COVID-19 Infection, Vaccine May Trigger CAD, AIHA, Review Suggests

Patricia Inácio, PhD avatar

by Patricia Inácio, PhD |

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Infection by SARS-CoV-2, the virus that causes COVID-19, may trigger cold agglutinin disease (CAD) in adults, according to a small systematic review.

mRNa-based vaccines against SARS-CoV-2 were also shown to trigger CAD and other forms of autoimmune hemolytic anemia (AIHA), although only four cases were analyzed.

Overall, these findings highlight the need for vigilance for CAD symptoms among people vaccinated for or with COVID-19.

The study, “COVID-19 and Immune-Mediated RBC Destruction: A Systematic Review,” was published in the American Journal of Clinical Pathology.

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Case Report: Warm AIHA Plus CAD Possibly Triggered by COVID-19

AIHA is an umbrella term for a group of rare disorders characterized by the production of autoantibodies that target and destroy red blood cells. AIHAs are largely grouped into two categories, CAD and warm AIHA. In CAD, autoantibodies — called cold agglutinins — bind more easily to red blood cells at lower temperatures, while in warm AIHA they do so at higher temperatures.

Both warm AIHA and CAD can be triggered by certain autoimmune diseases and infections, such as those caused by the human immunodeficiency virus (HIV) and the Epstein-Barr virus, as well as by a bacterium called Mycoplasma pneumoniae.

An increasing body of evidence suggests that infection by SARS-CoV-2 may also trigger AIHA. However, this stems mainly from single case reports.

In this study, two physicians, one at Yale School of Medicine and another at Vanderbilt University Medical Center, conducted a systematic review to gather and summarize evidence from studies focused on AIHA in people infected or vaccinated against SARS-CoV-2.

After a search in four online databases — PubMed, Web of Science, Scopus, and Google Scholar — they selected 43 studies (published by Sept. 24, 2021) to be included in their final analysis.

Of the 43 studies, 39 focused on the association between AIHA and COVID-19, while the other four focused on the link between AIHA and SARS-CoV-2 vaccination.

In total, 50 patients (22 women and 28 men, with a mean age of 50.8) with COVID-19 and four patients (two women and two men, with a mean age of 73.5) who had been vaccinated against SARS-CoV-2 developed AIHA.

The most common subtype of AIHA was CAD (18 patients), followed by warm AIHA (14 patients). In the remaining patients, the majority (10 patients) were not analyzed for the AIHA subtype in the original study, and the other eight were diagnosed with even rarer AIHA subtypes. However, according to the authors’ own analysis, three out of the 10 patients lacking a AIHA subtype probably had CAD.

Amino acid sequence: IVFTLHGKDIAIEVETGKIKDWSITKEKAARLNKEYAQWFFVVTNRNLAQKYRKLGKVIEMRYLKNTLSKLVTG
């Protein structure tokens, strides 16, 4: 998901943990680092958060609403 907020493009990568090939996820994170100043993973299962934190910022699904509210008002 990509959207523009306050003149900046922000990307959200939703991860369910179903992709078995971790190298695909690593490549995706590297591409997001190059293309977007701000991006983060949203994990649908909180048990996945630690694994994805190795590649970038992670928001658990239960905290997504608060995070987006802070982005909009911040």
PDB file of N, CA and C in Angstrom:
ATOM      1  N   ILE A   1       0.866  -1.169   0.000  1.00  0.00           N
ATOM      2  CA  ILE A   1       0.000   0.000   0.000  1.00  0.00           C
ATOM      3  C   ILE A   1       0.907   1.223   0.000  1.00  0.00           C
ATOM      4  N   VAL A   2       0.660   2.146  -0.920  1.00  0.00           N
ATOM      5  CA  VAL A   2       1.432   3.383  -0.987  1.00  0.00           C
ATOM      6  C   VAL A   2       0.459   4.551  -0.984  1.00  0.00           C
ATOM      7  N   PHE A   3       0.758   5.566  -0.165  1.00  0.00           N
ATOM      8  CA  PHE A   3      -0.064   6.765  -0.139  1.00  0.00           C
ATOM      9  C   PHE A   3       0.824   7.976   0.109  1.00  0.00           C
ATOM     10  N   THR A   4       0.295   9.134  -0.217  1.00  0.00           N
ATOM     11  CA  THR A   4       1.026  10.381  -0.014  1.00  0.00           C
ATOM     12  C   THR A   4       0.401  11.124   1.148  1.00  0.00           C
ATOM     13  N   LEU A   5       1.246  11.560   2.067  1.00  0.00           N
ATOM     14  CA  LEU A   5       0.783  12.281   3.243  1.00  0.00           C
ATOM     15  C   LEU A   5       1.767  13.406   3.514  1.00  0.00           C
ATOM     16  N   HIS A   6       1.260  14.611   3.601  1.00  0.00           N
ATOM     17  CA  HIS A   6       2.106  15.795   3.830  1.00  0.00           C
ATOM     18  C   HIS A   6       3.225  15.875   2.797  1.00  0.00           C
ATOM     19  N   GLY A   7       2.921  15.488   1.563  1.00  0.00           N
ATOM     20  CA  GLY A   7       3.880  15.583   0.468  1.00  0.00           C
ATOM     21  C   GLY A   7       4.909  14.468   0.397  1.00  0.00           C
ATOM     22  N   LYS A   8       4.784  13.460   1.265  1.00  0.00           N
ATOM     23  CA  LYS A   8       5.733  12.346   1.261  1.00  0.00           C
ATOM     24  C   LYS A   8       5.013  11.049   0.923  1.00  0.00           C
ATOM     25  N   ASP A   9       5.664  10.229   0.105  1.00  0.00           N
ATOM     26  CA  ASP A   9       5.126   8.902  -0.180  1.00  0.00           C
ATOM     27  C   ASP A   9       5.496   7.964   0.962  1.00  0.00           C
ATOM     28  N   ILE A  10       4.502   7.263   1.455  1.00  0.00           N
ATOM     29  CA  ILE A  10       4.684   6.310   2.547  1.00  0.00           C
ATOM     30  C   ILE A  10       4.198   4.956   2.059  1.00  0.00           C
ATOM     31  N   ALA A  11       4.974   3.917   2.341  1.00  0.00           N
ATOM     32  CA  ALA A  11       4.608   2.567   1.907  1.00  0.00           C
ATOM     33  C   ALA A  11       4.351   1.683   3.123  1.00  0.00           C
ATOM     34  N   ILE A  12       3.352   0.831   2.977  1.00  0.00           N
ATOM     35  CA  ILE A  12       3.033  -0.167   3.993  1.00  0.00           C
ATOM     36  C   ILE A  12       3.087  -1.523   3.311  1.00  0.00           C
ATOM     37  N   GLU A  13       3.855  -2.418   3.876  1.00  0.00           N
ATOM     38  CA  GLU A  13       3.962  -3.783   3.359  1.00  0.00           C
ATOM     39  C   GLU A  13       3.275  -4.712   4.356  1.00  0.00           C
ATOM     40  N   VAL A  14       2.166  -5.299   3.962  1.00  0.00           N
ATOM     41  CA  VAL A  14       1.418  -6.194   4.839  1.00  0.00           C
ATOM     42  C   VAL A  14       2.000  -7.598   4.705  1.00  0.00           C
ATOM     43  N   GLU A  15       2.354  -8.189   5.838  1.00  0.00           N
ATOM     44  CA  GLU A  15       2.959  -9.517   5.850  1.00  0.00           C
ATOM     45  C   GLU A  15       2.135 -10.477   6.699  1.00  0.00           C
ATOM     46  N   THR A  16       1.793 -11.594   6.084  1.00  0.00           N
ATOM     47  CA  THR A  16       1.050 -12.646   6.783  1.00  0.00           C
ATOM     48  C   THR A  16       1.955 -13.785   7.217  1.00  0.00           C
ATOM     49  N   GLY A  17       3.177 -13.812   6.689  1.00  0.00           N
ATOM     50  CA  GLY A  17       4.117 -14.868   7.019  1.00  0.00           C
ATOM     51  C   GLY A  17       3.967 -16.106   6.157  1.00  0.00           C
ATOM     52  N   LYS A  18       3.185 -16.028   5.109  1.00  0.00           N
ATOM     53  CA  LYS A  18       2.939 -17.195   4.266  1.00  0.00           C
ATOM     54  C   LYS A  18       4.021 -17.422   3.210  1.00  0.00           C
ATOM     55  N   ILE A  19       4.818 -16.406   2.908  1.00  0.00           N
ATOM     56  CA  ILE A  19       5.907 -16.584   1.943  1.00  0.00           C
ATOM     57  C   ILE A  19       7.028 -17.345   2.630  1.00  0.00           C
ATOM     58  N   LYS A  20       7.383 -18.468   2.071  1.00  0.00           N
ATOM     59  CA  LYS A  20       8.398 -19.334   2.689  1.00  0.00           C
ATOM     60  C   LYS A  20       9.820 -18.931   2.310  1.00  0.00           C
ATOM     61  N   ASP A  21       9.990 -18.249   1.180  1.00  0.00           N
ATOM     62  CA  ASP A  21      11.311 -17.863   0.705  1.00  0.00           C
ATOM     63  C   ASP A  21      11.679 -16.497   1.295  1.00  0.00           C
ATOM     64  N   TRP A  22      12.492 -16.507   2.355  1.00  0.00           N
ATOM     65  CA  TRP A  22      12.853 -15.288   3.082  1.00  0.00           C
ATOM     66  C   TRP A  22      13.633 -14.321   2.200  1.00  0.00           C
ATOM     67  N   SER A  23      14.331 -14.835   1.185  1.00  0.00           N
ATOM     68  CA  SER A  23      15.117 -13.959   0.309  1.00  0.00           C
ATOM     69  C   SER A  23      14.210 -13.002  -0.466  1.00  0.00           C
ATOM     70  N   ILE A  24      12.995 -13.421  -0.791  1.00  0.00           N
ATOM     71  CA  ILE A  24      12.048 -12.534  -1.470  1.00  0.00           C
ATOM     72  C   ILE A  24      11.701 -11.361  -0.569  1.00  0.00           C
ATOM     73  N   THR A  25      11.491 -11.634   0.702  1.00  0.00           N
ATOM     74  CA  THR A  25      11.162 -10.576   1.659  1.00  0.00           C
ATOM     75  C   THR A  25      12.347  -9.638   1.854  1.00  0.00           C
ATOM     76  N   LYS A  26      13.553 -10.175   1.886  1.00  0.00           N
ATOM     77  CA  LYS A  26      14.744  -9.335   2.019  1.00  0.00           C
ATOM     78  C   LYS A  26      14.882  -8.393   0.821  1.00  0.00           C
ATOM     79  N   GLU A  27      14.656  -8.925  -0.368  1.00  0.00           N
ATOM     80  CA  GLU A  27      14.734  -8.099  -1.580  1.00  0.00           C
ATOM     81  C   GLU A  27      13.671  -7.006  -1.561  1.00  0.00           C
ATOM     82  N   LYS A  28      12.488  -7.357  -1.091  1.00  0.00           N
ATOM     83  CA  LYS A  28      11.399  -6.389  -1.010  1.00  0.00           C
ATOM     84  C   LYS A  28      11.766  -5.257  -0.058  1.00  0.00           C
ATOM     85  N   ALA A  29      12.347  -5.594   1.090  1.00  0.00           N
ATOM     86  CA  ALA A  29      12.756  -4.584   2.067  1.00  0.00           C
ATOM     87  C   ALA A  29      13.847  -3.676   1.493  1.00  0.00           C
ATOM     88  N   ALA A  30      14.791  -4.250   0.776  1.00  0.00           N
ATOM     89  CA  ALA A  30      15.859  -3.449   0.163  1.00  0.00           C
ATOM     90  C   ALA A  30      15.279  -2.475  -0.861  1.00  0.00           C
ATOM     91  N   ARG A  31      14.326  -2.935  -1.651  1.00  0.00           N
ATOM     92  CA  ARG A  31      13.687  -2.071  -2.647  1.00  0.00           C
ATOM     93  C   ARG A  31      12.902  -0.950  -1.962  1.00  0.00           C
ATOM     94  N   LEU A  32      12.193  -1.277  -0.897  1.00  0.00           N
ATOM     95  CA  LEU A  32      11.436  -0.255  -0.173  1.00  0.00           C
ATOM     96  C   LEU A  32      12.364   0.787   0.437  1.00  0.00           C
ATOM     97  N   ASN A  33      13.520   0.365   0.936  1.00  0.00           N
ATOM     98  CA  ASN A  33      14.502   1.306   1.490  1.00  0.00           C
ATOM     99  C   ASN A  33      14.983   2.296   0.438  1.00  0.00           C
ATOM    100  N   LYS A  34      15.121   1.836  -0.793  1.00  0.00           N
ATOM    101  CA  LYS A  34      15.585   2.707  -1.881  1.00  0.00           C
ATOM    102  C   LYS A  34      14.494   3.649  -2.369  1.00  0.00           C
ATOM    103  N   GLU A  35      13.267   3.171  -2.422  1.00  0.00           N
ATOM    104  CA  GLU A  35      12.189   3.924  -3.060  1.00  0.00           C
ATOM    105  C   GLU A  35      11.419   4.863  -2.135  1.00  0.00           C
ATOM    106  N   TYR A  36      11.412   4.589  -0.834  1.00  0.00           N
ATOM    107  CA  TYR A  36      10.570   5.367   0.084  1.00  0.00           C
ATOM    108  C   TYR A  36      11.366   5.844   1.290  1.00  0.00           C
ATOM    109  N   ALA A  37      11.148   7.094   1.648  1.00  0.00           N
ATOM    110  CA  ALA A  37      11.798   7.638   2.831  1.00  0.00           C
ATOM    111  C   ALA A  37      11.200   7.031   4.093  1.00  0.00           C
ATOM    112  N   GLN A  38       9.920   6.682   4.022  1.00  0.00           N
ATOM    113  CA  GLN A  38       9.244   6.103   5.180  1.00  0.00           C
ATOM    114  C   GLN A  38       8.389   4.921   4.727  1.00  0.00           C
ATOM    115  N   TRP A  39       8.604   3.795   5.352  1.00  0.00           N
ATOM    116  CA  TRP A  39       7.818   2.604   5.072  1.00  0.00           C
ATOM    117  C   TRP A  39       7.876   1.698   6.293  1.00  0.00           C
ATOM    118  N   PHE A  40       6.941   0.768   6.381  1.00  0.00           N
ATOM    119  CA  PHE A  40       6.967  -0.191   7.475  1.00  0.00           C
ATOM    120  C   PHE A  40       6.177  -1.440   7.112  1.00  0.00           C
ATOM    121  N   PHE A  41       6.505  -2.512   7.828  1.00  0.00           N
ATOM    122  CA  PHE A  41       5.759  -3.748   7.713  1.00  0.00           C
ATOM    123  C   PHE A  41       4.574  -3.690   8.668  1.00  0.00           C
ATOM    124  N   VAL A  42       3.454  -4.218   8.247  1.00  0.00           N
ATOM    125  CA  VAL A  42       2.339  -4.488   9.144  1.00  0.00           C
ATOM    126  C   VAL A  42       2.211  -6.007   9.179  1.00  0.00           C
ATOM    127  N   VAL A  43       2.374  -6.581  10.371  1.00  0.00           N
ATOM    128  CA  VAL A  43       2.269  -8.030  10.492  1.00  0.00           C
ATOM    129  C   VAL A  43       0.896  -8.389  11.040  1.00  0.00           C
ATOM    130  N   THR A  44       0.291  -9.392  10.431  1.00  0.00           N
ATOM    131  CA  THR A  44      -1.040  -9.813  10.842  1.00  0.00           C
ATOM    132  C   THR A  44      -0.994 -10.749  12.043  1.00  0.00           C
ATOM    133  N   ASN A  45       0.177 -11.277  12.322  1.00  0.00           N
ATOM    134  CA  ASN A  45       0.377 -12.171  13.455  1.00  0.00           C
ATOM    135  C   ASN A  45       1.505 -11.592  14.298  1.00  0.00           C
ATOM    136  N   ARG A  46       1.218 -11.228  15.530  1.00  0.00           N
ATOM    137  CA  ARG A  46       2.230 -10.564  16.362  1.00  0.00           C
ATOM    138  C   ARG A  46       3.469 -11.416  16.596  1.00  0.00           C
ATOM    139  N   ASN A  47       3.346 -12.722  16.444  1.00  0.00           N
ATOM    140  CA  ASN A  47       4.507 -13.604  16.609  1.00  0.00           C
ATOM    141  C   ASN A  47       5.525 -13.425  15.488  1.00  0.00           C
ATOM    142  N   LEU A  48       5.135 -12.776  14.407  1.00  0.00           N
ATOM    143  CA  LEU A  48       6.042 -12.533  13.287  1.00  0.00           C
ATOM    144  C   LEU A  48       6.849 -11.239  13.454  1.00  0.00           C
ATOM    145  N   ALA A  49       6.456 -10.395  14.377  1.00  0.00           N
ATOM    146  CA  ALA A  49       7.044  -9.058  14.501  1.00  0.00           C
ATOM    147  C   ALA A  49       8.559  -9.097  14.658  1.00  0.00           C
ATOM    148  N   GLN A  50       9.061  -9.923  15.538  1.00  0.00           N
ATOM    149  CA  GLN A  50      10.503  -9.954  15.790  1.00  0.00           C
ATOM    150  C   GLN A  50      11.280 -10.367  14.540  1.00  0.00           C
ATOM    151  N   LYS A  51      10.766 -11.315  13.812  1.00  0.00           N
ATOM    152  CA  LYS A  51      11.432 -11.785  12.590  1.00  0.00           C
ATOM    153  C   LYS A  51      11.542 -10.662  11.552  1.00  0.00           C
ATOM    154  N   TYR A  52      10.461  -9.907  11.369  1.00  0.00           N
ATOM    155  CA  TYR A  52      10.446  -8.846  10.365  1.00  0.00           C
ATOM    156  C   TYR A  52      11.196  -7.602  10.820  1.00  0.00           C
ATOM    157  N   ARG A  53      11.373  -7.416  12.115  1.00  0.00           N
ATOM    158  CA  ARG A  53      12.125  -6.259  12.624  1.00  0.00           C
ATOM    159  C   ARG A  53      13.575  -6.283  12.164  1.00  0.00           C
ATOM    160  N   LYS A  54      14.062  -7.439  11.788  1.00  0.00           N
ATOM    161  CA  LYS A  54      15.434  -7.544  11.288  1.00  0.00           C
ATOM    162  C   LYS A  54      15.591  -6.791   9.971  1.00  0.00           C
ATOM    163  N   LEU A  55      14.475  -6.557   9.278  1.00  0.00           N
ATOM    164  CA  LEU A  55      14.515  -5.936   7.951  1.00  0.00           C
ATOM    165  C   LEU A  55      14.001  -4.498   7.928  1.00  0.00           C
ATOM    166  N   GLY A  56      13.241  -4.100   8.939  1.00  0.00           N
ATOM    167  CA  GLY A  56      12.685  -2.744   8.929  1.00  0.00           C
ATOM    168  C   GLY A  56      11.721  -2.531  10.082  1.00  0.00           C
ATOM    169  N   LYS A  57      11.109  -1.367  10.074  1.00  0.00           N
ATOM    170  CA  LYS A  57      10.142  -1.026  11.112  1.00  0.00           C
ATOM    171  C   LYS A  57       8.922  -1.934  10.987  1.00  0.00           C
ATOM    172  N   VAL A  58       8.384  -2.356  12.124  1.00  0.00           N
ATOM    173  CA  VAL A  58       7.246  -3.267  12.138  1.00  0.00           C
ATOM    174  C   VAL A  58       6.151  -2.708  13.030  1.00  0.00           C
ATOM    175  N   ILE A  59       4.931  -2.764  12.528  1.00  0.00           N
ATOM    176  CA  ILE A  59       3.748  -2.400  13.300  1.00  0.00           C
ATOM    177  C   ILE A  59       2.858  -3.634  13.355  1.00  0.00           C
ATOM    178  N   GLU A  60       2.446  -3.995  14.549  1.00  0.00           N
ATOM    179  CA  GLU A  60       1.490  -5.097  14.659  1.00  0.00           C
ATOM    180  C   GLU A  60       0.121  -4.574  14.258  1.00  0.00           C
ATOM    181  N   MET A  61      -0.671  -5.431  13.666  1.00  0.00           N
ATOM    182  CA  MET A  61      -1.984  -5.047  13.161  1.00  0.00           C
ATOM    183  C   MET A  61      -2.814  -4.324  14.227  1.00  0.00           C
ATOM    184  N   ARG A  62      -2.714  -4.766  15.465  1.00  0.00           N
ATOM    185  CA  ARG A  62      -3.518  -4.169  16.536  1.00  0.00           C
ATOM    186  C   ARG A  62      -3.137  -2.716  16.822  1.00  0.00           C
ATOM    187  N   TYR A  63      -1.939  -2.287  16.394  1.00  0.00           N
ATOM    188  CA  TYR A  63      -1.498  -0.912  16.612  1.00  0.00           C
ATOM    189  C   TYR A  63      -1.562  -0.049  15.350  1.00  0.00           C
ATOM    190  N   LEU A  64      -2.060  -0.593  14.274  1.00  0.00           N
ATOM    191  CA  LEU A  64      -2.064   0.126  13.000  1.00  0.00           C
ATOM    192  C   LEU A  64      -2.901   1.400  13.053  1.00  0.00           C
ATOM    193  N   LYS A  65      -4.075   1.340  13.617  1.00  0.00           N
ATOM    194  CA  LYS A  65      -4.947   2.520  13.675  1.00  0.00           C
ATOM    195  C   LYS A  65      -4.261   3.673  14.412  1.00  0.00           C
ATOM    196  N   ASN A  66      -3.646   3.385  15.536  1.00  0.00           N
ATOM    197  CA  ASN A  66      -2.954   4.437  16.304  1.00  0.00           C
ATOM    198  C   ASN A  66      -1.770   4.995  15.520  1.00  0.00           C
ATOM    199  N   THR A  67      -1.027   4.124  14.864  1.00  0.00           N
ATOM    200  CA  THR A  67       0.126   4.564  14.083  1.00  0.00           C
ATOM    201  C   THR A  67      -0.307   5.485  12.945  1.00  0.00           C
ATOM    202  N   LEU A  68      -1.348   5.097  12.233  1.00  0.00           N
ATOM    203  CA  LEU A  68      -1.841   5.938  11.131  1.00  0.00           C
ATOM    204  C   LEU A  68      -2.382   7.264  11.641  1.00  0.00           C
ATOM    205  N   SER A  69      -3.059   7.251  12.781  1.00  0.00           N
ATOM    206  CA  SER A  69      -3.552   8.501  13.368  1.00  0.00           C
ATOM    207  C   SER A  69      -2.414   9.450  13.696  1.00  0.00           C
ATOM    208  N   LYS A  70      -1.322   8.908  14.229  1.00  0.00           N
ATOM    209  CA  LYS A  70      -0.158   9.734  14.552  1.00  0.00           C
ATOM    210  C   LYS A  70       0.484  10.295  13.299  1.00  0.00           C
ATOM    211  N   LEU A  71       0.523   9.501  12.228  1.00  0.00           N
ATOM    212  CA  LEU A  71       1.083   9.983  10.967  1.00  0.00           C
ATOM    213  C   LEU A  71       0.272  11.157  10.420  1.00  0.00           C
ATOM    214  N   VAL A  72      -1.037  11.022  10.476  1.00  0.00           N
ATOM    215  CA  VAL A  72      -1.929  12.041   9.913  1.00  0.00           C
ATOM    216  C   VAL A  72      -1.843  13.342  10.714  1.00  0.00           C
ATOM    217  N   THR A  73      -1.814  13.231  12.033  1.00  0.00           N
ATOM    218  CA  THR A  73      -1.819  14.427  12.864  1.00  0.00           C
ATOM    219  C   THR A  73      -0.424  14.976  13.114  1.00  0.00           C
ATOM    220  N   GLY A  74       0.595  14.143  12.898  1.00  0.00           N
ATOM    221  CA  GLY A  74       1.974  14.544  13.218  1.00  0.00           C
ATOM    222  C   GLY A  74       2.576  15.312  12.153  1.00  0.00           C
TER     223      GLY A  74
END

Patients with COVID-19 took a median of seven days to develop the first symptoms of AIHA (range from zero to 20 days). The mean levels of hemoglobin — the protein in red blood cells that is responsible for oxygen transport — at the time of AIHA diagnosis was 6.5 g/dL, which is below the normal range.

Cold agglutinins were detected in all 14 patients tested. In nine of them, the levels of these self-reacting antibodies were quantified using a cold agglutinin titer test. This is a standard lab test that assesses the number of dilutions after which antibodies can still cause red blood cell agglutination, or clumping.

This analysis revealed that seven of them (78%) had titers deemed clinically significant. Further testing was conducted for five patients, and all had clinically significant cold agglutinins.

From the 42 patients with COVID-19–associated AIHA, eight died (19%) at a mean age of 55.8. Five of them had CAD. Most patients who died (88%) had multiple underlying medical conditions.

All four patients who were vaccinated for SARS-CoV-2 ended up developing AIHA. Two of them received the Pfizer-BioNTech mRNA vaccine and one the Moderna mRNA vaccine. In one of the patients, the specific mRNA vaccine was not disclosed.

Three patients developed AIHA after the first vaccine dose (median of five days), while the fourth patient developed it within two days after the second dose. One patient had CAD and another warm AIHA. Although not specified, according to the authors’ analysis, the two remaining patients likely also had warm AIHA. None of the patients said they had signs or symptoms of infection.

Overall, this systematic review suggests that “SARS-CoV-2 infection and vaccination are associated with multiple AIHA subtypes, beginning approximately 7 days after infectious symptoms and 5 days after vaccination,” the researchers wrote.

“Patients with COVID-19 should be monitored for this potential AE [adverse event] to mitigate morbidity and potential mortality,” they wrote.